- Supplier Voice
- Front-Line All Stars
You may not think so, but you have a lot of influence. You could be a club owner, manager, or employee with any level of authority, and you’ve got influence — your members likely already draw inspiration and encouragement from you and your attitude.
The book “Search Inside Yourself” by Chade-Meng Tan explores the practice of using your influence — on any level — to positively affect those around you. “You can influence people most effectively when you help people achieve what they want in a way that helps you and simultaneously serves the greater good,” says Tan.
To help you use your influence in a positive way, Tan lays out a “four-step plan for expanding the magnitude and reach of your influence.”
“You already affect people,” says Tan. “It is a simple matter of improving what you can already do.”
Whether you realize it or not, almost everything you do is noticed by someone. Through your actions and words — which affect your attitude — you can influence your members’ workout experiences.
“The more you are aware of and comfortable with your own strengths and weaknesses, the more confident you become and the more effectively you can influence people,” says Tan. “Emotionally, people gravitate toward self-confidence, especially the type of self-confidence based on kindness and authenticity.”
Running a business comes with inherent struggles, but it’s critical to not let them drain your confidence. Failures should be seen as learning experiences rather than negative experiences, and the more you embrace them as such, the more opportunities for growth you create for yourself.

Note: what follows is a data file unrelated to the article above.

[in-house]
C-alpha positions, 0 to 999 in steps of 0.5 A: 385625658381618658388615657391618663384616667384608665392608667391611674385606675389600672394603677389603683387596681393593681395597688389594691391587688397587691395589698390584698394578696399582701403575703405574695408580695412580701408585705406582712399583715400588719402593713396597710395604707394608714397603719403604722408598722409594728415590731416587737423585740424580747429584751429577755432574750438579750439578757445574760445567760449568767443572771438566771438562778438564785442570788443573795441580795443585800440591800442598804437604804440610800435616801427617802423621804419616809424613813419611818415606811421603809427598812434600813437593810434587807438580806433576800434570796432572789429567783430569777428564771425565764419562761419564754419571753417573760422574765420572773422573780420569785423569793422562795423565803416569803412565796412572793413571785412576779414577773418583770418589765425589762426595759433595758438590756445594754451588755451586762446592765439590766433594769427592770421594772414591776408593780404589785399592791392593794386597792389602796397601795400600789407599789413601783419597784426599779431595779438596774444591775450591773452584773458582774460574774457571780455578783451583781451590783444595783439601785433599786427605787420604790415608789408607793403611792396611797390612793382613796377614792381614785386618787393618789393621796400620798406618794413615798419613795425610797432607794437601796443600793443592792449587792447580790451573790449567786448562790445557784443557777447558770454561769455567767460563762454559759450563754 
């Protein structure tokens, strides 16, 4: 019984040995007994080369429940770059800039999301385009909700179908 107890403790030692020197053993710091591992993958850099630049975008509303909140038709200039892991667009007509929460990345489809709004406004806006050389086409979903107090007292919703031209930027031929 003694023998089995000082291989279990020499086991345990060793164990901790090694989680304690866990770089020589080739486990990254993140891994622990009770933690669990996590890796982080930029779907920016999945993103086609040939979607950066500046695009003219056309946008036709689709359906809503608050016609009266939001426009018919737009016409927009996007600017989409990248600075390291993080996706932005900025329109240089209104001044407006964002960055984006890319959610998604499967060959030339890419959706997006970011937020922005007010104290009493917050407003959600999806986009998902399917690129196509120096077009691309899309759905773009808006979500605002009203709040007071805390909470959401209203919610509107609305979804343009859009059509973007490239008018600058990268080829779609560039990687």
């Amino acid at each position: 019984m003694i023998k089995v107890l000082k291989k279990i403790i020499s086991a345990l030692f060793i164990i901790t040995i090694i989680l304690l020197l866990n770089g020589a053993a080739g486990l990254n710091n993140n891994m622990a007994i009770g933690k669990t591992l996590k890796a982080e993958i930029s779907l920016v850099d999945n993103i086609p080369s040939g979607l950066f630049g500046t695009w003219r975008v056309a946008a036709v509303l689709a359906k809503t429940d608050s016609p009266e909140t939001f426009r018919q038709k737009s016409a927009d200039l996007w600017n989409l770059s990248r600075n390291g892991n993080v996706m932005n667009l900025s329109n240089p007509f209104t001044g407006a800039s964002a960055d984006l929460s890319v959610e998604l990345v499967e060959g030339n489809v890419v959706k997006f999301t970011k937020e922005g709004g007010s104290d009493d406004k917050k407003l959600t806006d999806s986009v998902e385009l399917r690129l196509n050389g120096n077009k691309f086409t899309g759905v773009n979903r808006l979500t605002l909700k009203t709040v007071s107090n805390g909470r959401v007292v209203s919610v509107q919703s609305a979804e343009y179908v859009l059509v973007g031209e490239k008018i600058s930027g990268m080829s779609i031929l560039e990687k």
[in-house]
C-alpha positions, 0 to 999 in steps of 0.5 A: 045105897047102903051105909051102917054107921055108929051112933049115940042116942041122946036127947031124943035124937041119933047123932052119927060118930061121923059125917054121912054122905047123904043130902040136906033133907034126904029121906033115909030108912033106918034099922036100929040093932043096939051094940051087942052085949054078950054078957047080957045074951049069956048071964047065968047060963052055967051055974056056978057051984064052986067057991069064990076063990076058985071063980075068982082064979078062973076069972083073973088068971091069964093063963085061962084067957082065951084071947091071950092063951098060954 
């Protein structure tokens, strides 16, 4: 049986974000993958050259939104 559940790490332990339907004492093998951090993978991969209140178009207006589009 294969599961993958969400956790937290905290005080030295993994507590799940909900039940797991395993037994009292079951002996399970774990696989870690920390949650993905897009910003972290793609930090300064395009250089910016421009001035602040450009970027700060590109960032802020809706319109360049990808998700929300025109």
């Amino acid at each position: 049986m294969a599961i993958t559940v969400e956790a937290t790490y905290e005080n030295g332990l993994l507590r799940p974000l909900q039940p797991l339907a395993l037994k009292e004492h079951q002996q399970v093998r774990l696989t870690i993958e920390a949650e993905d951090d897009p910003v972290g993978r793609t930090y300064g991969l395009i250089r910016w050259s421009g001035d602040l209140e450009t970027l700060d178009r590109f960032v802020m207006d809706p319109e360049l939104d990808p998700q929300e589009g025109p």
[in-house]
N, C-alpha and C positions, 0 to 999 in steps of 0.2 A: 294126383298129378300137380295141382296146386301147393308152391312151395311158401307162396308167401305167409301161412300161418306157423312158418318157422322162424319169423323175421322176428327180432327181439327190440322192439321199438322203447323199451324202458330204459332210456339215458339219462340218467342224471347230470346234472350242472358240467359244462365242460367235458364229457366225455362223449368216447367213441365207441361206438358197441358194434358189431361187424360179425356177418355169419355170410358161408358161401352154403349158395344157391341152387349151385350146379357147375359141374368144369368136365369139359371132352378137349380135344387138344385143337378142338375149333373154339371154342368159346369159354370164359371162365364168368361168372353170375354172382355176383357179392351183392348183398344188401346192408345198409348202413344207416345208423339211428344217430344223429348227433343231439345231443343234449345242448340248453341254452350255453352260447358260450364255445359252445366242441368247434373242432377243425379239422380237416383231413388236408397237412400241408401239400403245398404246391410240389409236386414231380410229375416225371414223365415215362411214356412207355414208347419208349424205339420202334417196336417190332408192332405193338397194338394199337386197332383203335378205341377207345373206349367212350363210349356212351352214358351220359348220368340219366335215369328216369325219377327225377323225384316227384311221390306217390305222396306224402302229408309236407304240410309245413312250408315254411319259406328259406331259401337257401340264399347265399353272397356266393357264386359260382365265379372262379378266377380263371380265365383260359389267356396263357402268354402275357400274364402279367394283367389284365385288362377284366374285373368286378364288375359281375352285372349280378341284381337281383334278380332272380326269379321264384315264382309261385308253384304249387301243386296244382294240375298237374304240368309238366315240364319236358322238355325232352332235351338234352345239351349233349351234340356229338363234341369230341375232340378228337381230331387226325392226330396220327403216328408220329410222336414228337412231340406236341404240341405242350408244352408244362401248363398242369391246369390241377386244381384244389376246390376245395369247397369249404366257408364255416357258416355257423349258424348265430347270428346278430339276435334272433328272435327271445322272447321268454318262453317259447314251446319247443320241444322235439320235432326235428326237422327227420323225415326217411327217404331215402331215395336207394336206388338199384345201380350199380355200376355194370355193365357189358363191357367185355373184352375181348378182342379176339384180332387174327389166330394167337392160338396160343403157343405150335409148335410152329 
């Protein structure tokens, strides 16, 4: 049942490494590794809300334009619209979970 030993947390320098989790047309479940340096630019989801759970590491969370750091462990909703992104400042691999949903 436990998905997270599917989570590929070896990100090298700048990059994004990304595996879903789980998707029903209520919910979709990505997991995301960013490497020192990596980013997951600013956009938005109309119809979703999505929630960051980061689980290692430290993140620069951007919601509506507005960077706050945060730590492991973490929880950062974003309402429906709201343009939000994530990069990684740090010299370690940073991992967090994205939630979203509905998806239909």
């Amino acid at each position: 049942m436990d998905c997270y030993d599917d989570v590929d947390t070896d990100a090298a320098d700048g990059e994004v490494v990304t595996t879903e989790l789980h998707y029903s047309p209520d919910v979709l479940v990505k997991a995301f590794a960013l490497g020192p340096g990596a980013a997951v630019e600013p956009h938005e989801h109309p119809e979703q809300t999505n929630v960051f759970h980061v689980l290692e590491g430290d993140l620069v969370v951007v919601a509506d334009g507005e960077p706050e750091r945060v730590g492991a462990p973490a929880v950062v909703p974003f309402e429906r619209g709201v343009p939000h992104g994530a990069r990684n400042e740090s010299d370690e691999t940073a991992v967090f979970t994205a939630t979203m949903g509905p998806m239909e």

As you develop higher levels of self-confidence, you’ll begin to see a trickle-down effect of self-confidence in your employees and your members.
“You can influence people more effectively if you understand them and try to help them achieve their goals in ways that also help you achieve yours,” says Tan.
If you’re working in the fitness industry, it’s likely you already have — at the very least — some interest in helping people live healthier lifestyles.
Seeing your members as individuals with goals, and using your influence to help them reach those goals, will create a more positive environment in your club.
“While remembering to take care of your own self-interest, never forget to go beyond just serving self-interest,” says Tan. “Act also for the good of the team, or the good of the company, or the good of the world. Inspire the same in others. When your goodness inspires others, you can influence them more effectively.”
Set aside your own personal goals for a moment. Focus on making sure your members achieve their fitness goals and your employees or coworkers achieve their professional goals. If you shift your focus to creating a more positive environment around you, you’ll find your own needs will also be met.